SymptomsBy Mayo Clinic staff
Signs and symptoms of anhidrosis include:
- Little or no perspiration
- Muscle cramps or weakness
- Feeling hot
A lack of perspiration can occur:
- Over most of your body
- In a single area
- In scattered patches
Unaffected areas may try to compensate by producing more perspiration, so it's possible to sweat profusely on one part of your body and very little or not at all on another. Anhidrosis that affects a large portion of your body prevents proper cooling, so vigorous exercise, hard physical work and hot weather can cause heat cramps, heat exhaustion or even heatstroke.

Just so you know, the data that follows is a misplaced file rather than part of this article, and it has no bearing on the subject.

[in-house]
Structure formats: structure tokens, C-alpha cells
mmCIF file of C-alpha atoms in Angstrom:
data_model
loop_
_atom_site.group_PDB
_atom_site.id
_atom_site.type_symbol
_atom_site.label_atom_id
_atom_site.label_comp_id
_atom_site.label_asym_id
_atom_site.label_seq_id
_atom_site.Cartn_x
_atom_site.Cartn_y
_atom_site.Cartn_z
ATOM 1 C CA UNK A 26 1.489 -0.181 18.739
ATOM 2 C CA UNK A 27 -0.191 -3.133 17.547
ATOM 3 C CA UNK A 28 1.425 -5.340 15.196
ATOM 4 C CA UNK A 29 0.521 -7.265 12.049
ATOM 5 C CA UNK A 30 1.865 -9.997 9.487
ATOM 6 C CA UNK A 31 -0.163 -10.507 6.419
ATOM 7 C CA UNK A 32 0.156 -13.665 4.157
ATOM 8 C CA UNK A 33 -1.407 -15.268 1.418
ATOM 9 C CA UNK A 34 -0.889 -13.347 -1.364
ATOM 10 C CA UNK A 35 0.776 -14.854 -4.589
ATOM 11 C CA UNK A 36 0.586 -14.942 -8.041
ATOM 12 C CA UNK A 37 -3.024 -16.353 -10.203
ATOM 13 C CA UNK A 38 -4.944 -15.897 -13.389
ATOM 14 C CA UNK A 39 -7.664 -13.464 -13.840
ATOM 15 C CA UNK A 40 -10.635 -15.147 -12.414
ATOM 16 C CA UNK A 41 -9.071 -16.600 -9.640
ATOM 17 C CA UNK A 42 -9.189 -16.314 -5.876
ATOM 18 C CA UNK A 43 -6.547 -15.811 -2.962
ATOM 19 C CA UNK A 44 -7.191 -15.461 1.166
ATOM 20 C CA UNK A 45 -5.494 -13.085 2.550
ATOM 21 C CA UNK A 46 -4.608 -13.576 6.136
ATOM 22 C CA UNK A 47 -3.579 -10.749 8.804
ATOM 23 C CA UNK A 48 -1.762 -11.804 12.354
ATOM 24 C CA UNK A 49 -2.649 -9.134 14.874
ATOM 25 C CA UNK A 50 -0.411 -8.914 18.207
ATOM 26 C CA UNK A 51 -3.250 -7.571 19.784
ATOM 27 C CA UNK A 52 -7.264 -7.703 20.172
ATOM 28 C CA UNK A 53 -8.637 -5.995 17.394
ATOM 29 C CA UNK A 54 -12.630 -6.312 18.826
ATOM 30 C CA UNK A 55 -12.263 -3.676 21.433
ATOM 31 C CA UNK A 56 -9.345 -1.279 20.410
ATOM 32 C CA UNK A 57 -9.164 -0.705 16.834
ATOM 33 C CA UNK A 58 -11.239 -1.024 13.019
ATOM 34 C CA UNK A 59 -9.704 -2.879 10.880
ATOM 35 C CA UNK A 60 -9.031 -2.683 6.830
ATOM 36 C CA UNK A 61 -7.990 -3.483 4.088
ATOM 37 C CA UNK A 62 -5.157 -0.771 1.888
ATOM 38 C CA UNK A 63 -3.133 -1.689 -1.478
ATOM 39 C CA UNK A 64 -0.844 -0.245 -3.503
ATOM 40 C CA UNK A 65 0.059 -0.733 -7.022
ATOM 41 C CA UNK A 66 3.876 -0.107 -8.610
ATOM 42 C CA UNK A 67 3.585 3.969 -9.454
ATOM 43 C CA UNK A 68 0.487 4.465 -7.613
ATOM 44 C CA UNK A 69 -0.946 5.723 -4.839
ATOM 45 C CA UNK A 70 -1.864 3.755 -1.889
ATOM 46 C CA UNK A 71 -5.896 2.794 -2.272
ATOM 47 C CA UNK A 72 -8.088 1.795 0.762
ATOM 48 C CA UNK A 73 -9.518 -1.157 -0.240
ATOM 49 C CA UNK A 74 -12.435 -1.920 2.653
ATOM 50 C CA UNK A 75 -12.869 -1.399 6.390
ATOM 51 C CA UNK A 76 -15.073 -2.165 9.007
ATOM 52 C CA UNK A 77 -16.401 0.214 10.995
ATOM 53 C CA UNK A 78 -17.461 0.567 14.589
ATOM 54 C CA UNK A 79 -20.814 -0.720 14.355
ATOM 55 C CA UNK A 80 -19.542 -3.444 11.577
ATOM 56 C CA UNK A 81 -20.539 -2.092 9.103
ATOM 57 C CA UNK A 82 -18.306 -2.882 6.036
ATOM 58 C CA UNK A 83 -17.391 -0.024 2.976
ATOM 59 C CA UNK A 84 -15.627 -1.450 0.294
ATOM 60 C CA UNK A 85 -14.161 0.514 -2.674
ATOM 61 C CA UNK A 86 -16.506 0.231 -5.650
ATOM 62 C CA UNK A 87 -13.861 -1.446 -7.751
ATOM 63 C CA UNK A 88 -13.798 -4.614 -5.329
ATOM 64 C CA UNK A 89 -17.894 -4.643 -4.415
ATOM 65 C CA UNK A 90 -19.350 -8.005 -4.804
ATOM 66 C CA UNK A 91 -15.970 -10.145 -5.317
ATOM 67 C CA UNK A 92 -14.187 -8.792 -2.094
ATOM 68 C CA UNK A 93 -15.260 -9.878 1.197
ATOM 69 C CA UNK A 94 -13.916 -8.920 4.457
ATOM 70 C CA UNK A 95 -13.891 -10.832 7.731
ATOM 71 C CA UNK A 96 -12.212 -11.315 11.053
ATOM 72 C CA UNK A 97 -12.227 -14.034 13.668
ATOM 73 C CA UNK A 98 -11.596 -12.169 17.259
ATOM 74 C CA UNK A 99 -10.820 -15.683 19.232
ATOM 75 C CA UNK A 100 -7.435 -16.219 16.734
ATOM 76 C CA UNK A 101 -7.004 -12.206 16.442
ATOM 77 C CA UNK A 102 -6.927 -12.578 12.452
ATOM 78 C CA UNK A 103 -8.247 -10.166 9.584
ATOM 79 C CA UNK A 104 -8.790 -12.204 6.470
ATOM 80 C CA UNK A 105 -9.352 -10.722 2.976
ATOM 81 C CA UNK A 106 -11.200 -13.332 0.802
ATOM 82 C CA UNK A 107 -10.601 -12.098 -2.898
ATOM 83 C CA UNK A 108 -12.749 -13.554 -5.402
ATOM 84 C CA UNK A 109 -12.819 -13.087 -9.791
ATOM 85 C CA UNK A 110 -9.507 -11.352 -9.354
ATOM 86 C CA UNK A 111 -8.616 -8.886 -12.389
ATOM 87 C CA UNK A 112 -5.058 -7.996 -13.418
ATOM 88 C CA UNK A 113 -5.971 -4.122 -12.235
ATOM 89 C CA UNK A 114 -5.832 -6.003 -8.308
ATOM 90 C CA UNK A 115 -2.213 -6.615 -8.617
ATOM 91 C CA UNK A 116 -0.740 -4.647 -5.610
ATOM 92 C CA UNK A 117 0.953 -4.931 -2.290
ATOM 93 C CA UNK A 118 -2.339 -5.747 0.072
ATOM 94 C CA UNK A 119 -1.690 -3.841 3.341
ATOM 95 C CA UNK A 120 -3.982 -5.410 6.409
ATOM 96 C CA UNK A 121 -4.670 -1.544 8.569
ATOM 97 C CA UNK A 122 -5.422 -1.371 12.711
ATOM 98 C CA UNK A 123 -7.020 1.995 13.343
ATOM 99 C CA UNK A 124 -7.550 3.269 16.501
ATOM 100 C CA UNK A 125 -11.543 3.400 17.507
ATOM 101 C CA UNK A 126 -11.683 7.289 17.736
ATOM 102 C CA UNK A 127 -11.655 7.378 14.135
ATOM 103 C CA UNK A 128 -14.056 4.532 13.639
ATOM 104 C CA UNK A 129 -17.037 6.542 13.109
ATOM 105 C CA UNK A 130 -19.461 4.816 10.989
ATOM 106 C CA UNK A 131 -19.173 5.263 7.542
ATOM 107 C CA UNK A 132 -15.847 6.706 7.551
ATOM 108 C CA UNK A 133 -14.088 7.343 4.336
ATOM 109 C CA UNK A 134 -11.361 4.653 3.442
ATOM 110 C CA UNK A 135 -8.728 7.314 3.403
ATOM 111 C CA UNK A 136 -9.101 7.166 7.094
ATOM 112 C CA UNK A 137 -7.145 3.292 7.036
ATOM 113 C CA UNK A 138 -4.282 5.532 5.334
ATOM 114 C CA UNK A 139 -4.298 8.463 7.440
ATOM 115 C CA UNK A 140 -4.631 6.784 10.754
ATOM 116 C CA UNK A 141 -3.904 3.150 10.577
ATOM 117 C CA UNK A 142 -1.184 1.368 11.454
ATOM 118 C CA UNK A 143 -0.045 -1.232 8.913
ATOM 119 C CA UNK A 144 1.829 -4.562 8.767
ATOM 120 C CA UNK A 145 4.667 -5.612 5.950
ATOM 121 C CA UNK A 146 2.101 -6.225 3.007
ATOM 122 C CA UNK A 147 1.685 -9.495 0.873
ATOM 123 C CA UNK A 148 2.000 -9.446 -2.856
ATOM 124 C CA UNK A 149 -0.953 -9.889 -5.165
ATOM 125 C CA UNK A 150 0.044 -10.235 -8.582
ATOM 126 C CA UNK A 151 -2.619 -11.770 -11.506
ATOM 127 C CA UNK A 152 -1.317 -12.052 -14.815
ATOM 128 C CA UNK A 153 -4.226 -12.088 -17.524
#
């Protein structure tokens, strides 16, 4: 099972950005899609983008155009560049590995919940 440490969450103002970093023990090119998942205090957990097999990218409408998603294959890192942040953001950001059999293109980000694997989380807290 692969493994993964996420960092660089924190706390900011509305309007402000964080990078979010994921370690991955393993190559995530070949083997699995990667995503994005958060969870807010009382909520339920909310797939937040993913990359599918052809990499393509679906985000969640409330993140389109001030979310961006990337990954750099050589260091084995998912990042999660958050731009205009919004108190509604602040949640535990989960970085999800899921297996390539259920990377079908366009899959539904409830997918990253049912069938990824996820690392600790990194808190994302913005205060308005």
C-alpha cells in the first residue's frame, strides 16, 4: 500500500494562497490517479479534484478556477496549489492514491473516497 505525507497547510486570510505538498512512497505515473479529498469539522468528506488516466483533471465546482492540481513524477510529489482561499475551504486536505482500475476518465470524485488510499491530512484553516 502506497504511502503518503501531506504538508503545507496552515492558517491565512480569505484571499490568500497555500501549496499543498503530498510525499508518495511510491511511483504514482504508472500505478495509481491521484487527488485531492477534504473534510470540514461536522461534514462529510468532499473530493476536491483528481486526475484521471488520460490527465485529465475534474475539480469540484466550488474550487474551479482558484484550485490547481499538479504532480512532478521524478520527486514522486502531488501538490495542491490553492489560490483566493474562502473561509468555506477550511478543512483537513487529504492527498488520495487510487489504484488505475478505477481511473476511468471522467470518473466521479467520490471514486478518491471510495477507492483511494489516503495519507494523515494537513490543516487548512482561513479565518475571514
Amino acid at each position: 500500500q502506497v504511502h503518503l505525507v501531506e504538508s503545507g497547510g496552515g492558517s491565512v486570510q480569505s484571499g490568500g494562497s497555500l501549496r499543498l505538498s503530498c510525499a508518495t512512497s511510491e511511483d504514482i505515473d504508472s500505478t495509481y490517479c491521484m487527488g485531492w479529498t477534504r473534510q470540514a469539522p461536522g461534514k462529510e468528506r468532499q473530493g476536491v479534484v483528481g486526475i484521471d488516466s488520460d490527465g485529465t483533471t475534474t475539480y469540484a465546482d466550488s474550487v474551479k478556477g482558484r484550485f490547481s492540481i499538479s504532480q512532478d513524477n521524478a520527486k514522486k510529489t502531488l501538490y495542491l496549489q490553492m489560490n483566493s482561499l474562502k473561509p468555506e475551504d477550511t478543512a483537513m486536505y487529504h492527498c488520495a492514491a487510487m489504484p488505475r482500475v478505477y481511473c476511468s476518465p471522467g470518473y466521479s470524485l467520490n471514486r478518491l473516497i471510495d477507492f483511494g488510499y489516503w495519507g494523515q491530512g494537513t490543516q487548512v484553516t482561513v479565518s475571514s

Anhidrosis can develop on its own or as one of several signs and symptoms of another disorder, such as diabetes, neuropathy or psoriasis.
When to see a doctor
If you barely sweat, even when it's hot or you're working or exercising strenuously, talk to your doctor. Talk to your doctor if you notice you're sweating less than usual. Because anhidrosis increases your risk of heatstroke, seek medical care if you develop any signs or symptoms of a heat-related illness, such as:
- Rapid heartbeat
- Goose pimples on the skin, despite warm temperatures
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